Learn to know the conspicuous planets in the heavens, and the chief constellations. Thus do not forget the 14th of November, when the meteors come, and on some years drop into your house-card like sky-rockets. And 't is worth remarking, what a man may go through life without knowing, that a common spy-glass, which you carry in your pocket, will show the satellites of Jupiter, and turned on the Pleiades, or Seven Stars, in which most eyes can only count six,— will show many more, — a telescope in an observatory will show two hundred. How many poems have been written, or, at least attempted, on the lost Pleiad! for though that pretty constellation is called for thousands of years the "Seven Stars,” most eyes can only count six.
Horses and carriages are costly toys, but the word park always charms me. I could not find it in my heart to chide the citizen who should ruin himself to buy a patch of heavy oak timber. I admire the taste which makes the avenue the house — were the house never so small —through a wood;—as it disposes the mind of the inhabitant and of his guest to the deference due to each.
There are two companions, with one or other of whom 't is desirable to go out on a tramp. One is an artist, that is, who has an eye for beauty. If you use a good and skilful companion, you shall see through his eyes; and, if they be of great discernment, you will learn wonderful secrets. In walking with Allston, you shall see what was never before shown to the eye of man. And as the perception of beauty always exhilarates, if one is so happy as to find the company of a true artist, he is a perpetual holiday and benefactor, and ought only to be used like an oriflamme or a garland, for feasts and May-days, and parliaments of wit and love.
The other is a naturalist, for the reason that it is much better to learn the elements of geology, of botany, of ornithology and astronomy by word of mouth from a companion than dully from a book. There is so much, too, which a book cannot teach which an old friend can. A man should carry Nature in his head — should know the hour of the day or night, and the time of the year, by the sun and stars; should know the solstice and the equinox, the quarter of the moon and the daily tides.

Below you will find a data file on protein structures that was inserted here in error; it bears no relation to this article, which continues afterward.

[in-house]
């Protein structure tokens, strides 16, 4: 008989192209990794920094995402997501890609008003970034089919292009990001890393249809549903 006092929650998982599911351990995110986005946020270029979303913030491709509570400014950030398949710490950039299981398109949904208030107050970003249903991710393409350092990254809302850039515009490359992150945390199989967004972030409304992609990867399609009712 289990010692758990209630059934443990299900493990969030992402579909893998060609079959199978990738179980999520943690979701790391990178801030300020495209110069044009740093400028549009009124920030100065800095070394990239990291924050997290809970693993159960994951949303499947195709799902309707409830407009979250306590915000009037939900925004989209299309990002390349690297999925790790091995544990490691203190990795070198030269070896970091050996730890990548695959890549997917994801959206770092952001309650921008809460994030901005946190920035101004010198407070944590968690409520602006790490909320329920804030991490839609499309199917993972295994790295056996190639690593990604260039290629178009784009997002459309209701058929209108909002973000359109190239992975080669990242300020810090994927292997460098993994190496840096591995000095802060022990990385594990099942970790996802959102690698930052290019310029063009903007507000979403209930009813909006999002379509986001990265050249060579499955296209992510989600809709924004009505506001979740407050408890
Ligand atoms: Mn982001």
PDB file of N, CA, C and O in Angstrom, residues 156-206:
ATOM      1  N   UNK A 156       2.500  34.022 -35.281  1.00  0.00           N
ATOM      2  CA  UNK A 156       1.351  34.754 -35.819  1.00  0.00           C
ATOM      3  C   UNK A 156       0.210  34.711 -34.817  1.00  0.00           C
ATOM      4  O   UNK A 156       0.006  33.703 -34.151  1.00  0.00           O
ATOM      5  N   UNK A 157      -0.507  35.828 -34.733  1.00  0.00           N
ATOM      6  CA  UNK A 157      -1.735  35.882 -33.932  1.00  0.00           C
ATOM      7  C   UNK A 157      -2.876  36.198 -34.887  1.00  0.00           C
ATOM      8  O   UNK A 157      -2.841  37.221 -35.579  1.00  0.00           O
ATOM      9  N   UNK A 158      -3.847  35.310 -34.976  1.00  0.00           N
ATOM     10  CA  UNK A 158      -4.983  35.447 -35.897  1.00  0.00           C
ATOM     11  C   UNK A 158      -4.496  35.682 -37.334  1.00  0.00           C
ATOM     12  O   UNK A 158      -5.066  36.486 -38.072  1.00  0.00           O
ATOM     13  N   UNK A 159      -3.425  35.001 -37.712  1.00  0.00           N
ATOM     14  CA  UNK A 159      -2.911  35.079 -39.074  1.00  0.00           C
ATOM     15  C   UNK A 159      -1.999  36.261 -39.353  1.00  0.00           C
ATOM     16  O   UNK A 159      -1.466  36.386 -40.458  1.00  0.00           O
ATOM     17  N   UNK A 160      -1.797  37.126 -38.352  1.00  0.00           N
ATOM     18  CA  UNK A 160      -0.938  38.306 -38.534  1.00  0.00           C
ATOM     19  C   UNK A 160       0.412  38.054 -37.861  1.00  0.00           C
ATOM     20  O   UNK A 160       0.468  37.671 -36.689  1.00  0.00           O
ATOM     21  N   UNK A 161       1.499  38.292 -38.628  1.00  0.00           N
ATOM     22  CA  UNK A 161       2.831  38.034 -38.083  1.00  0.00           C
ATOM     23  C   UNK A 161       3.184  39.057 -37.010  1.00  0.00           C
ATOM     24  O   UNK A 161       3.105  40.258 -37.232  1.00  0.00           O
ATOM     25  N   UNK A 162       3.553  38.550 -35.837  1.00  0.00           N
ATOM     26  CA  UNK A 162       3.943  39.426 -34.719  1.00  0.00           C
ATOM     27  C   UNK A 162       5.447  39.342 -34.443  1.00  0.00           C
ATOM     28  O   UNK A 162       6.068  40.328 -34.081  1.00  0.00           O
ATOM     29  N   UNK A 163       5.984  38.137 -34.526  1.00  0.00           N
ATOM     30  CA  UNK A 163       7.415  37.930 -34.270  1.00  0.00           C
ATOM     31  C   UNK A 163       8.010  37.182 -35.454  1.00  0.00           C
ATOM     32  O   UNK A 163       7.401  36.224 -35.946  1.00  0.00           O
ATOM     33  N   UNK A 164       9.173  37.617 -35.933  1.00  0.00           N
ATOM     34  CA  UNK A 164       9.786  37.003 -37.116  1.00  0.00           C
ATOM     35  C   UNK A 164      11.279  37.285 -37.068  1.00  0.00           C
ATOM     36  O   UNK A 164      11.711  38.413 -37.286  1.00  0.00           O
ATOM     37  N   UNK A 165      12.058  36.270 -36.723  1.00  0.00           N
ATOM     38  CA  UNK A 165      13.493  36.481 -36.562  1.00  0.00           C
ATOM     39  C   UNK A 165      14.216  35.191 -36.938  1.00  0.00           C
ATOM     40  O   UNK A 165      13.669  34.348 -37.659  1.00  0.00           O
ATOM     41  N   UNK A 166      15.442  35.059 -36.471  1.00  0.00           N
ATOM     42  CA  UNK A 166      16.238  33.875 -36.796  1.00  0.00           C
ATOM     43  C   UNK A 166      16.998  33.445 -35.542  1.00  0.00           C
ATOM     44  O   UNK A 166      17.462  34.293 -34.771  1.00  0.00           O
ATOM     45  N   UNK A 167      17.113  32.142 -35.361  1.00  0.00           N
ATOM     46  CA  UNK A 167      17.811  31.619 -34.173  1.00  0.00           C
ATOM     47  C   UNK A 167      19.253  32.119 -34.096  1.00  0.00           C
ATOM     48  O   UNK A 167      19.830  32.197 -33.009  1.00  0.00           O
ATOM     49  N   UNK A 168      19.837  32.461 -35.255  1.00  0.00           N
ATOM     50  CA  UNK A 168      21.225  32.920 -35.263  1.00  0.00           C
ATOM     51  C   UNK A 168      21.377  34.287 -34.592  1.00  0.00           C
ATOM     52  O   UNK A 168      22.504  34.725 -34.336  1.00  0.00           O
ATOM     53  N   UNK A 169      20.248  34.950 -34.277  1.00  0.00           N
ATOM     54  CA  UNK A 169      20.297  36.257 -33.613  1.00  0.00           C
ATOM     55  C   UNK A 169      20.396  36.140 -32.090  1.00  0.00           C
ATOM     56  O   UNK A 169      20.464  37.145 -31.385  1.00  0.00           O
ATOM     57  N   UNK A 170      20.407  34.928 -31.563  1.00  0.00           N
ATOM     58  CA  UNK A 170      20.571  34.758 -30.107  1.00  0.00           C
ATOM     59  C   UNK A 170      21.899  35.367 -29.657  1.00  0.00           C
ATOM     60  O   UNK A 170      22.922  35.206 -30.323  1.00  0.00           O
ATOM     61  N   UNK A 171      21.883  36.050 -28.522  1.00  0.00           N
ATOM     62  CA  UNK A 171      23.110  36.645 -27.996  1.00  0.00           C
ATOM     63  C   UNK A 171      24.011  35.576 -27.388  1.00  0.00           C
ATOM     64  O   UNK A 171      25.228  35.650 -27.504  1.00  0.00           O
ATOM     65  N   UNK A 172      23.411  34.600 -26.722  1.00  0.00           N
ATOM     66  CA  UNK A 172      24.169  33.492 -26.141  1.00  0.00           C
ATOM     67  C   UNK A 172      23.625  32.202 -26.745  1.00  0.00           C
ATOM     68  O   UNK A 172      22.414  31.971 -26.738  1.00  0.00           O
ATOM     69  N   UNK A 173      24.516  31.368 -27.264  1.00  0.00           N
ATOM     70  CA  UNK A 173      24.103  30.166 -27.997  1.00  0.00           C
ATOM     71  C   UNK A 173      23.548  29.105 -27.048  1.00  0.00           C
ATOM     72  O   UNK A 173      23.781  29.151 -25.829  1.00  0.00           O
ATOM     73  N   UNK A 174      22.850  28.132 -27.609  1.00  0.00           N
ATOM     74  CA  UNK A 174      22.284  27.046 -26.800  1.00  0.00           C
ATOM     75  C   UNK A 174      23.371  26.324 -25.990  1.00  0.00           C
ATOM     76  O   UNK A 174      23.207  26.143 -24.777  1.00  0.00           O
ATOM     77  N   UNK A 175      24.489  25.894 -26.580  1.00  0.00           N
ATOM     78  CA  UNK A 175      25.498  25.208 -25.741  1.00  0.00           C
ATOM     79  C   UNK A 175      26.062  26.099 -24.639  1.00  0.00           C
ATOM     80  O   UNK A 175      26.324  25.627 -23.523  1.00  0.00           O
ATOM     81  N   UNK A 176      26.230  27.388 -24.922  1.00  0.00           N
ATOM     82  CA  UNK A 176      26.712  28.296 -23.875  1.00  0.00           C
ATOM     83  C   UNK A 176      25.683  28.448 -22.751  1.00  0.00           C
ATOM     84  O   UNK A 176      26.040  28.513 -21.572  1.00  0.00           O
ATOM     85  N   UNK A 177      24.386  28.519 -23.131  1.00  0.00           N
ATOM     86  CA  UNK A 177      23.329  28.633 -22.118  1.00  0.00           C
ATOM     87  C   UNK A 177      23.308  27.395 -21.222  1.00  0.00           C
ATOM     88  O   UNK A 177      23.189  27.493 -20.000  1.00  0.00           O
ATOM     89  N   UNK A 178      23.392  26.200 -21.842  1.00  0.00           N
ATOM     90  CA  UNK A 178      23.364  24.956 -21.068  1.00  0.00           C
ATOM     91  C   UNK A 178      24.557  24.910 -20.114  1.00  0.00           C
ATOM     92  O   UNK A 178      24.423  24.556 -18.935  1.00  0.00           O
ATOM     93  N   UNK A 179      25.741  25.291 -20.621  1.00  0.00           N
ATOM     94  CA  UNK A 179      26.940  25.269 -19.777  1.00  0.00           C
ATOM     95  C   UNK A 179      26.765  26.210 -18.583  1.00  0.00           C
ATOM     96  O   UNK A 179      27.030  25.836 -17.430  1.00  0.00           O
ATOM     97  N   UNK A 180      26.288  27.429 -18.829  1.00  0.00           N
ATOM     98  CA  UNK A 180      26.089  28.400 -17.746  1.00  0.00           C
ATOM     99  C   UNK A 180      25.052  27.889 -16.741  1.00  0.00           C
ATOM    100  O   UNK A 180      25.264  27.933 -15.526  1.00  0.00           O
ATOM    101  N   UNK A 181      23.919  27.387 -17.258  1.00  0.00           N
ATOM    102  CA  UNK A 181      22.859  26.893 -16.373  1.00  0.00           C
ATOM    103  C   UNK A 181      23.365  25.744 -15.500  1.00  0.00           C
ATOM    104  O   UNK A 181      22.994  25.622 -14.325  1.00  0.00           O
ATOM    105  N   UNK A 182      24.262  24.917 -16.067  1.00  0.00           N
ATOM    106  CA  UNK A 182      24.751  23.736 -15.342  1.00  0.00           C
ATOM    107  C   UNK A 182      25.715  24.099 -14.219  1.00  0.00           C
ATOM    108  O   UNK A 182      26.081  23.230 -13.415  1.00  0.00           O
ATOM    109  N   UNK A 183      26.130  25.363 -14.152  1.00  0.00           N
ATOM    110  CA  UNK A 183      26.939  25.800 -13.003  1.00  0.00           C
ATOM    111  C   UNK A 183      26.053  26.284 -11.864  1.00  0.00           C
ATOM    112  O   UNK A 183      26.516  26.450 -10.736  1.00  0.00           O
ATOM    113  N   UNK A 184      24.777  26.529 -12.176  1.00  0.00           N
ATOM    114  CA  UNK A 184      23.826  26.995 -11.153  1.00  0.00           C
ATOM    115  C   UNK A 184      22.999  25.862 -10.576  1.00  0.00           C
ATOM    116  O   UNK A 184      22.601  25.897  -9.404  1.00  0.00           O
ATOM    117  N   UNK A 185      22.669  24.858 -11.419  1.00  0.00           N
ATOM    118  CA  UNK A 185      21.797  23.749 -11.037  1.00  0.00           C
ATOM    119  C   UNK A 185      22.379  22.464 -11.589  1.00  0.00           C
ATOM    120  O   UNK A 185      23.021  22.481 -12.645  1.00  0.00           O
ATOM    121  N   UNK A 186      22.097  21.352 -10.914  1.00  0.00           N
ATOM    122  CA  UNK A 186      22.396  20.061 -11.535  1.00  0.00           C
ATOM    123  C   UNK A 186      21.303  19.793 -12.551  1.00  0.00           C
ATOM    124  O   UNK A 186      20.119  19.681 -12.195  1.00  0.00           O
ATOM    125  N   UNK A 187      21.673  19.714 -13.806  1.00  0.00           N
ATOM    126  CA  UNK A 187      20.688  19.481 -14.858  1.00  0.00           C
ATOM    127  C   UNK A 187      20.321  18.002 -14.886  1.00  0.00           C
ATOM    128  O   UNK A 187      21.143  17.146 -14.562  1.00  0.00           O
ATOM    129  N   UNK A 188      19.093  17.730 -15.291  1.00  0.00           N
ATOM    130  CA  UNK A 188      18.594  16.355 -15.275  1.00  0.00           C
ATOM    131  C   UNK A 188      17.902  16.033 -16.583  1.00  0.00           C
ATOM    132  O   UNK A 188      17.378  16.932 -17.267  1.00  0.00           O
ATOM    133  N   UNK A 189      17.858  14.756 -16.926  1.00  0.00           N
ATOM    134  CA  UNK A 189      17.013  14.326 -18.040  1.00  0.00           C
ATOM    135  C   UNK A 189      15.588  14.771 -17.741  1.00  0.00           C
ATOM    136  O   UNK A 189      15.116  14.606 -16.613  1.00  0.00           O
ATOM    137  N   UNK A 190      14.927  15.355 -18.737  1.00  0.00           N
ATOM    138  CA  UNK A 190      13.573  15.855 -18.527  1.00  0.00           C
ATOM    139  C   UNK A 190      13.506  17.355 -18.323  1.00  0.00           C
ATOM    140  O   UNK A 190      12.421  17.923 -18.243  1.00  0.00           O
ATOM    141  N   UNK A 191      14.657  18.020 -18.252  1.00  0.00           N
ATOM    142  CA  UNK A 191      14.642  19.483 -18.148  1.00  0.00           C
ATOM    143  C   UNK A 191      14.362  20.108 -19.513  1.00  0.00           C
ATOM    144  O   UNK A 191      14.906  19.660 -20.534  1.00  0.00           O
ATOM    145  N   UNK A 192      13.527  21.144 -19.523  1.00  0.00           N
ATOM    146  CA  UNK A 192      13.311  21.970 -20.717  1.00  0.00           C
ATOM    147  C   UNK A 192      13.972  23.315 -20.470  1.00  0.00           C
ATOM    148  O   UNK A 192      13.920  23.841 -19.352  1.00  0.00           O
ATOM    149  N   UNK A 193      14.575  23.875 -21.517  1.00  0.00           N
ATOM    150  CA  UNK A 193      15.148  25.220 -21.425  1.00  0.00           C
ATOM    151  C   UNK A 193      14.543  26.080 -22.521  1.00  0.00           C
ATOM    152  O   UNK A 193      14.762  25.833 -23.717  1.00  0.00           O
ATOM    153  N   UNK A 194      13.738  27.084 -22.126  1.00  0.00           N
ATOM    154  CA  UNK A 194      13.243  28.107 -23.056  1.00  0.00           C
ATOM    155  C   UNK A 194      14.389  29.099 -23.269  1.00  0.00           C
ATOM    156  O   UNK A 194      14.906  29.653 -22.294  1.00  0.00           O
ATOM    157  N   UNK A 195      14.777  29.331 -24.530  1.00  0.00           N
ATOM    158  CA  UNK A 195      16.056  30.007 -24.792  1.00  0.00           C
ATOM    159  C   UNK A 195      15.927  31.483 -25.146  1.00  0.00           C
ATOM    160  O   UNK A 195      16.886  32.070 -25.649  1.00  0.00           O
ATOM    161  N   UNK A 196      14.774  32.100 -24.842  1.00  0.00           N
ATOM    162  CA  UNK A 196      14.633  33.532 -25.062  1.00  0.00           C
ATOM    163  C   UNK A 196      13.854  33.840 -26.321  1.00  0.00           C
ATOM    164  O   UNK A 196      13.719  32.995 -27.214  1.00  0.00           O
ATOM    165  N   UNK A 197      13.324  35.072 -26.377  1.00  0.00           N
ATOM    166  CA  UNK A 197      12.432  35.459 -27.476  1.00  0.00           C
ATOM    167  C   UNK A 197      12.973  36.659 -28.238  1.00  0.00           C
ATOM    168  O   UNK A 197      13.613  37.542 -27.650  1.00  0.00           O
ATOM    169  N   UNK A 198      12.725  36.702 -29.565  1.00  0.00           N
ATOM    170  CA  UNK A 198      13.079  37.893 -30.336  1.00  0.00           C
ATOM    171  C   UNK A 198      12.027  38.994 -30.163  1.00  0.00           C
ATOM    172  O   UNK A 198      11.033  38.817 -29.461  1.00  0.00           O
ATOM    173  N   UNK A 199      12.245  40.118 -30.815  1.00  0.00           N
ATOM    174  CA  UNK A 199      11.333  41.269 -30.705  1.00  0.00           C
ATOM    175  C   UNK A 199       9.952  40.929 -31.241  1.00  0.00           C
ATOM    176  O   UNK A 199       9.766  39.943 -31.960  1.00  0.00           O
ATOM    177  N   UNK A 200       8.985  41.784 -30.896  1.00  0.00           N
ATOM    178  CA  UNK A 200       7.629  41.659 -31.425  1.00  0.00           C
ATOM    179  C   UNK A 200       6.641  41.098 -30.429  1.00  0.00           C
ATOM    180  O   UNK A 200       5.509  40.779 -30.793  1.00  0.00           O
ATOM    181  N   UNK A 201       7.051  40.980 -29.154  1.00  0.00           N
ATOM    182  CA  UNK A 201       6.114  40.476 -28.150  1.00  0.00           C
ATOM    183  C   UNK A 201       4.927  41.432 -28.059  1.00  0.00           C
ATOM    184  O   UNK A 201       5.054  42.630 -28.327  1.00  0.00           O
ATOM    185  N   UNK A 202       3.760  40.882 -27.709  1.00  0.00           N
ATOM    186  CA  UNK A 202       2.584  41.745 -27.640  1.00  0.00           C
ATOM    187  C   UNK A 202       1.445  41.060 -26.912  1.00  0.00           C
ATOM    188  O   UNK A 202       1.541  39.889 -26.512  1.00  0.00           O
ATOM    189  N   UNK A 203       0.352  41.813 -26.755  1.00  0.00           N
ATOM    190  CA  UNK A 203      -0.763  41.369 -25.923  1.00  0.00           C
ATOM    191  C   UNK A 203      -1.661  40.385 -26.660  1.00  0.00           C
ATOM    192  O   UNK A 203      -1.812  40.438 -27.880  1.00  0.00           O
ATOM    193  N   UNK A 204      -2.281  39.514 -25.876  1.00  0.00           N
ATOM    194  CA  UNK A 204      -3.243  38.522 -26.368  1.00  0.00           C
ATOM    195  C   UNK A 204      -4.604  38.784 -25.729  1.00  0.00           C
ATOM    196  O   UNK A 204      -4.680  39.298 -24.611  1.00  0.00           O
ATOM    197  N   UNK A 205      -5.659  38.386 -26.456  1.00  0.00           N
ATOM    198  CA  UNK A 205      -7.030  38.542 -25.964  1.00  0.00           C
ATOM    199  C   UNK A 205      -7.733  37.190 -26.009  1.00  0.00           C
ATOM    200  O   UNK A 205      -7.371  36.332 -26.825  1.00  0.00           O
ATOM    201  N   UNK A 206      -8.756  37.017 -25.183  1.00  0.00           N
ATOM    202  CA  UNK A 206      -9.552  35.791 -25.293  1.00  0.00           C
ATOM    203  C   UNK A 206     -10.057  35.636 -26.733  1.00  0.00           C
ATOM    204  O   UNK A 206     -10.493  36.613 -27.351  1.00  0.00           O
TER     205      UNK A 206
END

This is my ideal of the powers of wealth. Find out what hike or sea Agassiz wishes to explore, and offer to carry him there, and he will make you acquainted with all its fishes: or what district Dr. Gray has not found the plants of,—carry him; or when Dr. Wyman wishes to find new anatomic structures or fossil remains; or when Dr. Charles Jackson or Mr. Hall would study chemistry or mines; and you secure the best company and the best teaching with every advantage.
But the countryman, as I said, has more than he paid for; the landscape is his. I am sorry to say the farmers seldom walk for pleasure. It is a fine art;— there art degrees of proficiency, and we distinguish the professors of that science from the apprentices. But there is a manifest increase in the taste for it. 'T is the consolation of mortal men. It is an old saying that physicians or naturalists are the only professional men who continue their tasks out of study-hours; and the naturalist has no barren places, no winter, and no night, pursuing his researches in the sea, in the ground, in barren moors, in the night even, because the woods exhibit a whole new world of nocturnal animals; in winter, because, remove the snow a little, a multitude of plants live and grow, and there is a perpetual push of buds, so that it is impossible to say when vegetation begins. I think no pursuit has more breath of immortality in it.
I admire in trees the creation of property so clean of tears, or mute, or even care. No lesson of chemistry is more impressive to me than this chemical fact that "Nineteen twentieths of the timber are drawn from the atmosphere." We knew the root was sucking juices from the ground. But the top of the tree is also a taproot thrust into the public pocket of the atmosphere. This is a highwayman, to be sure. And I am always glad to remember that in proportion to the foliation is the addition of wood. Then they grow, when you wake and when you sleep, at nobody’s cost, and for everybody’s comfort. Lord Abercorn, when some one praised the rapid growth of his trees, replied, "Sir, they have nothing else to do."
'That uncorrupted behavior which we admire in the animals, and in young children, belongs also to the farmer, the hunter, the sailor, the man who lives in the presence of Nature. Cities force the growth and make him talkative and entertaining, but they make him artificial. What alone possesses interest for us is the natura of each, that which is constitutional to him only. This is forever a surprise, and engaging, and lovely; we can't be satiated with knowing it, and about it, and this is that which the conversation with Nature goes to cherish and to guard.
The man finds himself expressed in Nature. Yet when he sees this annual reappearance of beautiful forms, the lovely carpet, the lovely tapestry of June, he may well ask himself the special meaning of the hieroglyphic, as well as the sense and scope of the whole—and there is a general sense which the best knowledge of the particular alphabet leaves unexplained.